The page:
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article imageStanford backtracks on Trump photo for sex assault conference

By Jocelyne ZABLIT (AFP)     Apr 18, 2017 in World

Stanford University has backed down in a months-long row with one of its professors over the use of a photo of President Donald Trump for a flyer promoting a conference on sexual assault.

The controversial poster created by Michele Dauber, a law professor at the prestigious California school, includes a screenshot from an infamous leaked video in which Trump crudely boasts about groping women.

The screenshot used to publicize the May conference features Trump, TV host Billy Bush and actress Arianne Zucker.

"I have been trying for months to get the university to allow the use of this image," Dauber told AFP on Tuesday.

"I'm disappointed that it took media reporting in order for the university to honor its obligation to protect faculty academic freedom."

Dauber, who has been teaching at Stanford for 16 years, said the university's attempt to block use of the photo on grounds it could be seen as "partisan" lacked credibility and amounted to censorship.

"Difficult content and difficult conversations about controversial issues are what you are supposed to be able to have at universities," she said. "That's the point of academic freedom and the First Amendment principles that undergird it."

Lisa Lapin, the university's vice president for communications, said the school had initially been concerned "about the appearance of partisanship" especially as the flyer was going out under the name of the law school, not the professor.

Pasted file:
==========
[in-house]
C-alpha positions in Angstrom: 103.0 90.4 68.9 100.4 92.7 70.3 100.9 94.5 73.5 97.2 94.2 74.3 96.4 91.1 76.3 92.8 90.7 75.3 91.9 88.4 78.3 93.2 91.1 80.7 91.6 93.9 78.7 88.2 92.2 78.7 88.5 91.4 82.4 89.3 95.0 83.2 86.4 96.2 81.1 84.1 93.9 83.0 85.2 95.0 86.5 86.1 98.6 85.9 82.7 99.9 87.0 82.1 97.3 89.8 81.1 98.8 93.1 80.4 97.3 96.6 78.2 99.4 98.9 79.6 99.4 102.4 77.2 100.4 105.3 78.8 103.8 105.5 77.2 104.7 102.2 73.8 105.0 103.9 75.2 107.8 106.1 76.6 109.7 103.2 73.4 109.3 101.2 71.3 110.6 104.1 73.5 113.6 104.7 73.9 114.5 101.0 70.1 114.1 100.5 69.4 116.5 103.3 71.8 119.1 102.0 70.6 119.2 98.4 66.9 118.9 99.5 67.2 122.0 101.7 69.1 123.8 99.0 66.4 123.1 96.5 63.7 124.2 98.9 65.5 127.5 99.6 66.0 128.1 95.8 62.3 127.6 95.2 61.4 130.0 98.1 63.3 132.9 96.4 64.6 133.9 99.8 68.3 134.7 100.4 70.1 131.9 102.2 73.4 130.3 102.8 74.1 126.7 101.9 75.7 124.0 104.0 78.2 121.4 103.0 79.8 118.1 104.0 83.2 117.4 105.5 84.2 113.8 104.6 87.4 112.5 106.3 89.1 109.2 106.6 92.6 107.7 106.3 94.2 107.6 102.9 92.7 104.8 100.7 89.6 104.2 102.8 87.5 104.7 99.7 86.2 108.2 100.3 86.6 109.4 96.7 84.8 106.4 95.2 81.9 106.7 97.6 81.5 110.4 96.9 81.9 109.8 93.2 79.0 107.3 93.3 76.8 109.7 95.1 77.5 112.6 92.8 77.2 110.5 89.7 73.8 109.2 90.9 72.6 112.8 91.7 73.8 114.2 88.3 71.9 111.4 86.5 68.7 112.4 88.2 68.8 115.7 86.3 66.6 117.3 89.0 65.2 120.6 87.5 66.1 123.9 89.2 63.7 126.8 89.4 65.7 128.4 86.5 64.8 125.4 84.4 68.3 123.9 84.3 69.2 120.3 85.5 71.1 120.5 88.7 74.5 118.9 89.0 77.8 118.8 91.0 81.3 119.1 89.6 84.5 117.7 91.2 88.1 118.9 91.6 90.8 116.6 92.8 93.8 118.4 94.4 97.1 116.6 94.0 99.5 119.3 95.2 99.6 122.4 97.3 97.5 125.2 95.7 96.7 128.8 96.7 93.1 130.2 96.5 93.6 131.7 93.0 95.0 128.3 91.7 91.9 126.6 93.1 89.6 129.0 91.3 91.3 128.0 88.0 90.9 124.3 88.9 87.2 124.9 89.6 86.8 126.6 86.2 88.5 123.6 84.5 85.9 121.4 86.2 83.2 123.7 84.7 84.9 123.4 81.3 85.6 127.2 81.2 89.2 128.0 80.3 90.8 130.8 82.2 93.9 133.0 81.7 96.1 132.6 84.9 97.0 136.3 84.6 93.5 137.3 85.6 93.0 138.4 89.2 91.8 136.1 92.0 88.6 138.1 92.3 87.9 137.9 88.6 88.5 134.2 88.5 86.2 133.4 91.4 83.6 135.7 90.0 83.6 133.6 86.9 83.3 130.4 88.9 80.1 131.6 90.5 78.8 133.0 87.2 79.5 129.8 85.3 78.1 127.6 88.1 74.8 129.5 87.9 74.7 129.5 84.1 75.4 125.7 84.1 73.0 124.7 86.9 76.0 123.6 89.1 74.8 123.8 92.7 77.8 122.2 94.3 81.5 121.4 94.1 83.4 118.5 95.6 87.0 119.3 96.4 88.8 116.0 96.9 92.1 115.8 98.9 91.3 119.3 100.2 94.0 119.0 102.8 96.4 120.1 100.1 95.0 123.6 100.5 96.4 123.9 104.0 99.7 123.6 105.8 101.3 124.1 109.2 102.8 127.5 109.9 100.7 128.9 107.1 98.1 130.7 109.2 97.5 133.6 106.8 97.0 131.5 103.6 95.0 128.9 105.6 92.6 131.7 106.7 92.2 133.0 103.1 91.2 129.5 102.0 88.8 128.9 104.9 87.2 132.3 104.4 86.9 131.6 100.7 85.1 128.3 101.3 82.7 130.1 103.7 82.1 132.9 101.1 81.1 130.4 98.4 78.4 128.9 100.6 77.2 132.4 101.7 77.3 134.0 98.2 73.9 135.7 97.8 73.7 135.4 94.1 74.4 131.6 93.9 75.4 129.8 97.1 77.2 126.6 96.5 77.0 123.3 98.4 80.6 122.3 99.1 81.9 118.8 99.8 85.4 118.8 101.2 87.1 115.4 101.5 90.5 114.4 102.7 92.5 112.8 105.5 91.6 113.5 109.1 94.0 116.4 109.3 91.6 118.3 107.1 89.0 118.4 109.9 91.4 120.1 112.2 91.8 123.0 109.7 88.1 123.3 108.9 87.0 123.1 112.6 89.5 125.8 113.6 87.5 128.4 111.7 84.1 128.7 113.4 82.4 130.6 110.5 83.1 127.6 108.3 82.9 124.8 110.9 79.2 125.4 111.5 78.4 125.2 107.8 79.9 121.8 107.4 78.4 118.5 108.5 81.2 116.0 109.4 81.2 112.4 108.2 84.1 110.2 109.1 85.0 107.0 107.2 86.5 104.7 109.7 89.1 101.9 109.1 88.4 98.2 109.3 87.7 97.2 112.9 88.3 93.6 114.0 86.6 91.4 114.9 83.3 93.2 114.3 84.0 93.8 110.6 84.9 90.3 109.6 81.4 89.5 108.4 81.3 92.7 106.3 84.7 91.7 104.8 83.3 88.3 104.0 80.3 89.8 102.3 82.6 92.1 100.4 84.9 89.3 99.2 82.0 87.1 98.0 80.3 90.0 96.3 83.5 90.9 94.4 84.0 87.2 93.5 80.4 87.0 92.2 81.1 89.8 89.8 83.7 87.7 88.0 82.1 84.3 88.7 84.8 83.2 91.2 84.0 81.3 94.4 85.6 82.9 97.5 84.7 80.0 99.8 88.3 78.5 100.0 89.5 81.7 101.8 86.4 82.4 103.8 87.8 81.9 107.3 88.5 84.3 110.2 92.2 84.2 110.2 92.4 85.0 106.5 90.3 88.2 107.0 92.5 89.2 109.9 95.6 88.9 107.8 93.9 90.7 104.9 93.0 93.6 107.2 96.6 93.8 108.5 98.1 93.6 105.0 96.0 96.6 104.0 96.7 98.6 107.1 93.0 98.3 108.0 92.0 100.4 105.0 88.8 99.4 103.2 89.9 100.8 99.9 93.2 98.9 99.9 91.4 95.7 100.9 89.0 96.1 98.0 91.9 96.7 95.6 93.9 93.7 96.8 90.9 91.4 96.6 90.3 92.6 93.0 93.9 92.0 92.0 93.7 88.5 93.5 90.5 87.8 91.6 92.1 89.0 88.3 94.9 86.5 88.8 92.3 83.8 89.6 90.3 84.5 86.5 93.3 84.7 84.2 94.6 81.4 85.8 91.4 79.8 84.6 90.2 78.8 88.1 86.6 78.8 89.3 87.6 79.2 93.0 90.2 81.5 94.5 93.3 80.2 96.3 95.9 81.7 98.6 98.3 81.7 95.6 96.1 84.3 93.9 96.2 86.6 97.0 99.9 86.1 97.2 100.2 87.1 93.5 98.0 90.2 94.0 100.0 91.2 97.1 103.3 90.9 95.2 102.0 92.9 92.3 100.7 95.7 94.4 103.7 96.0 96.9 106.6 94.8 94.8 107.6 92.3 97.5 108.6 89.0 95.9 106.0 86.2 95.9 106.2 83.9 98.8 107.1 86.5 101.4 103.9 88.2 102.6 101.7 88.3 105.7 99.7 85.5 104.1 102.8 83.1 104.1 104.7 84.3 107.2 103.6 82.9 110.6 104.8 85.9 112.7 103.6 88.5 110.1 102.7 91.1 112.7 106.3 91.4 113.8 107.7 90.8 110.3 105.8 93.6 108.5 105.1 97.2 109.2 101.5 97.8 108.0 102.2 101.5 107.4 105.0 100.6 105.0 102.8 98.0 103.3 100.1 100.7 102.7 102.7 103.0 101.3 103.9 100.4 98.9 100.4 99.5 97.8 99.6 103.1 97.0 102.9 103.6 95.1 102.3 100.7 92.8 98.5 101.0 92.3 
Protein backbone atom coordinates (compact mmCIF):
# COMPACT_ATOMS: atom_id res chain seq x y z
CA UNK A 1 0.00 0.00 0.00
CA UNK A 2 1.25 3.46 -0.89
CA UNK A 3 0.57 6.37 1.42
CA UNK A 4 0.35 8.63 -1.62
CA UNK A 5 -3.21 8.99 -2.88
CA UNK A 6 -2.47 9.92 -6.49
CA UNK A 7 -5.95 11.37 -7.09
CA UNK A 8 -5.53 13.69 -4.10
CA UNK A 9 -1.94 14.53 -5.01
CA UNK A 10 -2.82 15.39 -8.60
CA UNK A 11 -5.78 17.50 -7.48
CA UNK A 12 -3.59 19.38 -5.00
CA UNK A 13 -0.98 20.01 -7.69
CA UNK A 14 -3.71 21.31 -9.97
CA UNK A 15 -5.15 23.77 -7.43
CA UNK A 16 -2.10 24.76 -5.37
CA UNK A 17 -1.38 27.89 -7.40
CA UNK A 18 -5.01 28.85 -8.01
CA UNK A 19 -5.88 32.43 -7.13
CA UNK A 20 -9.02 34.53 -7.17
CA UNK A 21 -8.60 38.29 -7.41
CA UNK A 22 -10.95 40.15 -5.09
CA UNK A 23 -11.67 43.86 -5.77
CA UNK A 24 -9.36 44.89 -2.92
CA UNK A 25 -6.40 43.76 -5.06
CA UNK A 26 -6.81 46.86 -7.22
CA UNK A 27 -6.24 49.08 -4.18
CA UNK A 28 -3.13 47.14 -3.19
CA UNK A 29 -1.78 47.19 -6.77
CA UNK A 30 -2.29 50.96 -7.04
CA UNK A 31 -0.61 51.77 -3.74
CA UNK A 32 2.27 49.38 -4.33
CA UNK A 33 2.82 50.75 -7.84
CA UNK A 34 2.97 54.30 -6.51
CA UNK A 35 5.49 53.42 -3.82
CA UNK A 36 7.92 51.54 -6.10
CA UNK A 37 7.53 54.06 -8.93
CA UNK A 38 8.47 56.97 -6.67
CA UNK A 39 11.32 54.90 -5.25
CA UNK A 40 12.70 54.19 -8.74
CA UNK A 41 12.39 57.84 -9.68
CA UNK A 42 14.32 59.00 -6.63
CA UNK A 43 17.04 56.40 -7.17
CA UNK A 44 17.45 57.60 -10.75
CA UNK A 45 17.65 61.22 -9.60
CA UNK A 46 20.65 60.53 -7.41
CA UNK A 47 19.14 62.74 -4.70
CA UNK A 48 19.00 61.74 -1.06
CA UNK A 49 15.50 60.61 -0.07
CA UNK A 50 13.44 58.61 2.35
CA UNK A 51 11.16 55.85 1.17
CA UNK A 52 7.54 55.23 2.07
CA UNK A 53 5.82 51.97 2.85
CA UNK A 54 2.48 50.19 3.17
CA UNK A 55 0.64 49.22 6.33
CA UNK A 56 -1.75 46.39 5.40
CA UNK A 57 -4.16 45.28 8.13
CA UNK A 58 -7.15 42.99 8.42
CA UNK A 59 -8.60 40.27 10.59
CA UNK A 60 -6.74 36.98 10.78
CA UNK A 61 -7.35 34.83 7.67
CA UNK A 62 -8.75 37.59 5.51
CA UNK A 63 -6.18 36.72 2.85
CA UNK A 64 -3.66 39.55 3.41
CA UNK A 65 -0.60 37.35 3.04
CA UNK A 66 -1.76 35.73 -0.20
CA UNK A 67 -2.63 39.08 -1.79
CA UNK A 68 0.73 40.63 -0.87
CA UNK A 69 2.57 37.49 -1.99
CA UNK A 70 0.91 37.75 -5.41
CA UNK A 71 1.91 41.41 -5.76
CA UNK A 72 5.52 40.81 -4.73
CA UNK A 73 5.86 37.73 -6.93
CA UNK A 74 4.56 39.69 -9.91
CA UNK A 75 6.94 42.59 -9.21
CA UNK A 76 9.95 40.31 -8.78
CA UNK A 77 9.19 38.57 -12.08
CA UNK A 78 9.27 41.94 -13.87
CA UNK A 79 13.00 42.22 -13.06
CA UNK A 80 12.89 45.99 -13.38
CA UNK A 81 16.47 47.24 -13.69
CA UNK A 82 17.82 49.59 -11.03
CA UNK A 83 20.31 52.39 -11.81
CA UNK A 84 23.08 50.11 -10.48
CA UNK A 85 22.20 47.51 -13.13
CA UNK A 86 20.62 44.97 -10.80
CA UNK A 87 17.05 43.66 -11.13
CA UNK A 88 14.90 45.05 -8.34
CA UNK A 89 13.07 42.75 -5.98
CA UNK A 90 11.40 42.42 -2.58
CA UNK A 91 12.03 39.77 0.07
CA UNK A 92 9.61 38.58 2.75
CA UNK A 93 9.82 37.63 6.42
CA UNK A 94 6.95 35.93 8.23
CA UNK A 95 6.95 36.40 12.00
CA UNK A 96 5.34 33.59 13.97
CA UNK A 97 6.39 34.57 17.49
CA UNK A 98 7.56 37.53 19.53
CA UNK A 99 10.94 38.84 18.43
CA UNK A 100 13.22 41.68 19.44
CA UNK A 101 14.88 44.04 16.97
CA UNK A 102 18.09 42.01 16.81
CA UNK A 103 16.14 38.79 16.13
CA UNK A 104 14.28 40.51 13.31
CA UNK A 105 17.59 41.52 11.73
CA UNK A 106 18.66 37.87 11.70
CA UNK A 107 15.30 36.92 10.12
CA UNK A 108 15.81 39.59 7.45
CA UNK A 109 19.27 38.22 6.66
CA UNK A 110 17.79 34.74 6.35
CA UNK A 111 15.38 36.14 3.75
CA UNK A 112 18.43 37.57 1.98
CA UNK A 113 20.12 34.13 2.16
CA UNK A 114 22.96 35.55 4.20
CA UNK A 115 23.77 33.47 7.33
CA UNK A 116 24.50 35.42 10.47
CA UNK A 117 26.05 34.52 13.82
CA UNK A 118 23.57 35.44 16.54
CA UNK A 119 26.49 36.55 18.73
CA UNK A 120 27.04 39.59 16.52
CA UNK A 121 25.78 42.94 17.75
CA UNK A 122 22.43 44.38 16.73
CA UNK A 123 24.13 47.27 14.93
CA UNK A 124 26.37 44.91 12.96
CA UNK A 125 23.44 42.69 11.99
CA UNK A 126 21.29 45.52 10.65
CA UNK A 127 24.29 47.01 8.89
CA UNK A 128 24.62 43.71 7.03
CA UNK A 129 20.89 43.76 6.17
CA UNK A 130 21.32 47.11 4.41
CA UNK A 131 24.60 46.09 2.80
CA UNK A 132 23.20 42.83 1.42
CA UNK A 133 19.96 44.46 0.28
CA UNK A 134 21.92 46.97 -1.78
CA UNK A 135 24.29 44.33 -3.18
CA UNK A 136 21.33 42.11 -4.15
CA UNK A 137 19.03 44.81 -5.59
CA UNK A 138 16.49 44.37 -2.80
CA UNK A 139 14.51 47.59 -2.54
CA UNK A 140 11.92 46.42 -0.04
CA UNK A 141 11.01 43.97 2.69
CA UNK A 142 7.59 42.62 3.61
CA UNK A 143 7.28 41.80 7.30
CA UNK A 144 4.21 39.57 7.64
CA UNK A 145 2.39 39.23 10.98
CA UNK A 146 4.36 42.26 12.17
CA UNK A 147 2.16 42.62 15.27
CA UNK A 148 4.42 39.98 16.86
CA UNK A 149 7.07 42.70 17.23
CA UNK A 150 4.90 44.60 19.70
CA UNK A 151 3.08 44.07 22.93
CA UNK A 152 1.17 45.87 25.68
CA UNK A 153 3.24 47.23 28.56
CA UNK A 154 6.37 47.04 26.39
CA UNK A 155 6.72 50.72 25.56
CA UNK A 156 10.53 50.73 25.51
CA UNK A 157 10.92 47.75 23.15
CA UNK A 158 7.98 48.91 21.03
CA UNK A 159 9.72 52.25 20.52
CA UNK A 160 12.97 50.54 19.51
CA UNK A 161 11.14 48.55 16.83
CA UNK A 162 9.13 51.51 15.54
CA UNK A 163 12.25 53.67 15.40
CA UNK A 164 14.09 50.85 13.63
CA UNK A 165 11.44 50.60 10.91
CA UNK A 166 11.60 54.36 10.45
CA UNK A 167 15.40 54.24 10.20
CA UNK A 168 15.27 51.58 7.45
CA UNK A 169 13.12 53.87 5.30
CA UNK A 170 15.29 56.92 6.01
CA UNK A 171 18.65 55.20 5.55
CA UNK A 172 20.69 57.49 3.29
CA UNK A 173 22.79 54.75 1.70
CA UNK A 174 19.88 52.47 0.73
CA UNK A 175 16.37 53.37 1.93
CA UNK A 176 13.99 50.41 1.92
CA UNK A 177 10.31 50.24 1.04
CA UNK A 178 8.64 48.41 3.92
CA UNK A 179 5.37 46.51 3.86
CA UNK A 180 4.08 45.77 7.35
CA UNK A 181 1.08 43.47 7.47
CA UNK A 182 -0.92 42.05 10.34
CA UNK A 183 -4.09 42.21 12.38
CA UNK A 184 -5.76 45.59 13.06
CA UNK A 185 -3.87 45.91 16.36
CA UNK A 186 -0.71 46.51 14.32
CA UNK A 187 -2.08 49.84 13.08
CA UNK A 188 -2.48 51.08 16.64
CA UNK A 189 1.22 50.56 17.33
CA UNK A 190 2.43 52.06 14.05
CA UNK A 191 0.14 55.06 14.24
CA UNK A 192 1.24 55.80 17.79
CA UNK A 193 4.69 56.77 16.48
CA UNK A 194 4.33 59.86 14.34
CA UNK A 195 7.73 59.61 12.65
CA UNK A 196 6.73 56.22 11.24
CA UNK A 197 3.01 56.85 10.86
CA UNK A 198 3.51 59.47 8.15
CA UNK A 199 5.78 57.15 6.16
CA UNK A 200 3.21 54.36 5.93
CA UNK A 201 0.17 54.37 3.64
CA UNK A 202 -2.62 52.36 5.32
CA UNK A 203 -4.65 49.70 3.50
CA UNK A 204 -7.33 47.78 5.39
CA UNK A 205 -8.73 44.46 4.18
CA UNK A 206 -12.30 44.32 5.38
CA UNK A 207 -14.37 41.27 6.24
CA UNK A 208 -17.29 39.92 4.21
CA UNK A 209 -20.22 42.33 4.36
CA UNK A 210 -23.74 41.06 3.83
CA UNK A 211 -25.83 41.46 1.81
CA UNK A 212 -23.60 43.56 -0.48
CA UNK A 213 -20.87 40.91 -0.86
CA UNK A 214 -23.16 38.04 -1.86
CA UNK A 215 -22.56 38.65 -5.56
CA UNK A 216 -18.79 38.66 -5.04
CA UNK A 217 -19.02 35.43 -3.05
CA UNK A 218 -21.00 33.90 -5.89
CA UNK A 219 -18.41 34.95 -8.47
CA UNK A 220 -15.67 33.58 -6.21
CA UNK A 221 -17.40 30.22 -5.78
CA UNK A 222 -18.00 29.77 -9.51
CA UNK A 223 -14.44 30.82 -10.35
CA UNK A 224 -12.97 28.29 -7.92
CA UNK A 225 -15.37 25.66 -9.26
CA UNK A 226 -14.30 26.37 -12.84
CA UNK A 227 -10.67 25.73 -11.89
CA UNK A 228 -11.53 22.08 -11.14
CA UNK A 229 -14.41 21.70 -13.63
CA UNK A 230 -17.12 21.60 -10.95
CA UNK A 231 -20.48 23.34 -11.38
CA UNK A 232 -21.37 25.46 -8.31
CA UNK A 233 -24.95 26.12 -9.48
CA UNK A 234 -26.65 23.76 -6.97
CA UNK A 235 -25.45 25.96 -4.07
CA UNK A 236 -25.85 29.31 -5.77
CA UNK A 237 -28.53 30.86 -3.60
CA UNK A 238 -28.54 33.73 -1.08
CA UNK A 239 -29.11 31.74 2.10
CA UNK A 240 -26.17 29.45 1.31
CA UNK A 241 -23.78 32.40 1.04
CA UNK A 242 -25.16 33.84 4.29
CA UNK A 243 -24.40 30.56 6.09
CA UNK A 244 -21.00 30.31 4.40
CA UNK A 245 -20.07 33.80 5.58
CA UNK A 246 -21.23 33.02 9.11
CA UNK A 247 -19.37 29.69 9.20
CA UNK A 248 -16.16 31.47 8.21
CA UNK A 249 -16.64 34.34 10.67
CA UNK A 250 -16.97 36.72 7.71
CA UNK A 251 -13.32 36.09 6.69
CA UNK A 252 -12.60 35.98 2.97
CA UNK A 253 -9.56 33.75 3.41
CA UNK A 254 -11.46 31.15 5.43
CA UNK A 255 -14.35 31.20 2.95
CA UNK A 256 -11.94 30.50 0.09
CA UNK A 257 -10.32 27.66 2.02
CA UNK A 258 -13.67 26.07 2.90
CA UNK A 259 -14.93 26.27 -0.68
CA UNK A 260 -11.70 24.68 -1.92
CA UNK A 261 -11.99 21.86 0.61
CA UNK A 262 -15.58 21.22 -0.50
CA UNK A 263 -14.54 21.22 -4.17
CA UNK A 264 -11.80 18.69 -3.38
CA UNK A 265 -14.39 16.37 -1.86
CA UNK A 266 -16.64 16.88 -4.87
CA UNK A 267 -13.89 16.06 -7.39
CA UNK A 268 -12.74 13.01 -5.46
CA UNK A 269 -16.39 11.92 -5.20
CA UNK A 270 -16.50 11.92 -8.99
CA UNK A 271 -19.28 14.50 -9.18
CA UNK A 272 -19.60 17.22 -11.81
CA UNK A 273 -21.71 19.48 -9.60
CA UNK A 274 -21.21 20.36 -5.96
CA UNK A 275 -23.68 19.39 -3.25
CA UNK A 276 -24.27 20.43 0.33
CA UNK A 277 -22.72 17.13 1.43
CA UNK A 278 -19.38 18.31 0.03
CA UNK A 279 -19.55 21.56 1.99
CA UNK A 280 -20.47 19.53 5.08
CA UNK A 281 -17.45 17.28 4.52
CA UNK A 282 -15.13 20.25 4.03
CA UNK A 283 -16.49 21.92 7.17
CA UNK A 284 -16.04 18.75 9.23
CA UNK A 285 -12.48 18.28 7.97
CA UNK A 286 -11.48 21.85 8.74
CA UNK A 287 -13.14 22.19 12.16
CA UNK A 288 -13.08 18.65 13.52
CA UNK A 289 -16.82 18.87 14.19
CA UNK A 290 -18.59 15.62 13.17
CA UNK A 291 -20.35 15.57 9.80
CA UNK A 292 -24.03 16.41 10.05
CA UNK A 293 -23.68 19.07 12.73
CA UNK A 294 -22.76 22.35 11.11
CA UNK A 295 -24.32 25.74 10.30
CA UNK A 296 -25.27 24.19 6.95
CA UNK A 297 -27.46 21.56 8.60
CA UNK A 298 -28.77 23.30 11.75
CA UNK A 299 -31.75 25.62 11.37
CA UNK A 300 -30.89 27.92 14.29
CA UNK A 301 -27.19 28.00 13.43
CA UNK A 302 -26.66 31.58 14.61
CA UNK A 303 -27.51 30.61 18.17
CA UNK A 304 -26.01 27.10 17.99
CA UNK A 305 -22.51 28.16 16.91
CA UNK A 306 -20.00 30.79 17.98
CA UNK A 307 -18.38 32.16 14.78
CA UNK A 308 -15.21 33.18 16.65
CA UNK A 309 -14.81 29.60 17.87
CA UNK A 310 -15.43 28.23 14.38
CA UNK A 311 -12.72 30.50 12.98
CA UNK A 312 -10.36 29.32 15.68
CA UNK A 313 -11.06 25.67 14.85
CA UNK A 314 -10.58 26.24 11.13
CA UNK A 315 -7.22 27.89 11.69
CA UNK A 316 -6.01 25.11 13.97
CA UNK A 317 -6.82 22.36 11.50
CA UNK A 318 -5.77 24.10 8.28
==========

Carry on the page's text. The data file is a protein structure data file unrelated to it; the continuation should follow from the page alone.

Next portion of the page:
"It was determined that the image to be used on publicity materials was not a violation of policy," Lapin said.

- 'Attack on free speech' -

"At US universities, institutions cannot take partisan positions, though individuals are free to express their views," she said, adding that all the publicity material for the May 1-2 conference had now been printed and was being distributed.

The event will focus on campus sexual assault and Title IX, the federal law that protects victims of sexual violence and which could be revised by the Trump administration.

Dauber said the incident over the poster went to the heart of free speech and the integrity of Stanford and universities across the country.

"I think what we're dealing with is the chilling of free speech under Donald Trump, especially in the context of sexual assault," she said.

"I think that Stanford is definitely an institution that has struggled and made a lot of missteps in the area of sexual assault and this is one more example showing that Stanford still has a lot of work to do."

The university came under intense scrutiny last year after one of its students, Brock Turner, was found guilty of sexually assaulting an unconscious woman outside a fraternity house on campus.

Dauber has been leading a movement to have the judge who sentenced Turner to six months in a county jail recalled.

Stanford also came under criticism after it banned hard liquor at on-campus parties in the wake of the Turner case, a measure denounced by some as short-sighted and failing to address concerns about sexual assault.

The screenshot used by Dauber for her upcoming conference was taken from the now notorious "Access Hollywood" tape in which Trump brags about kissing women without their consent and grabbing them "by the pussy."

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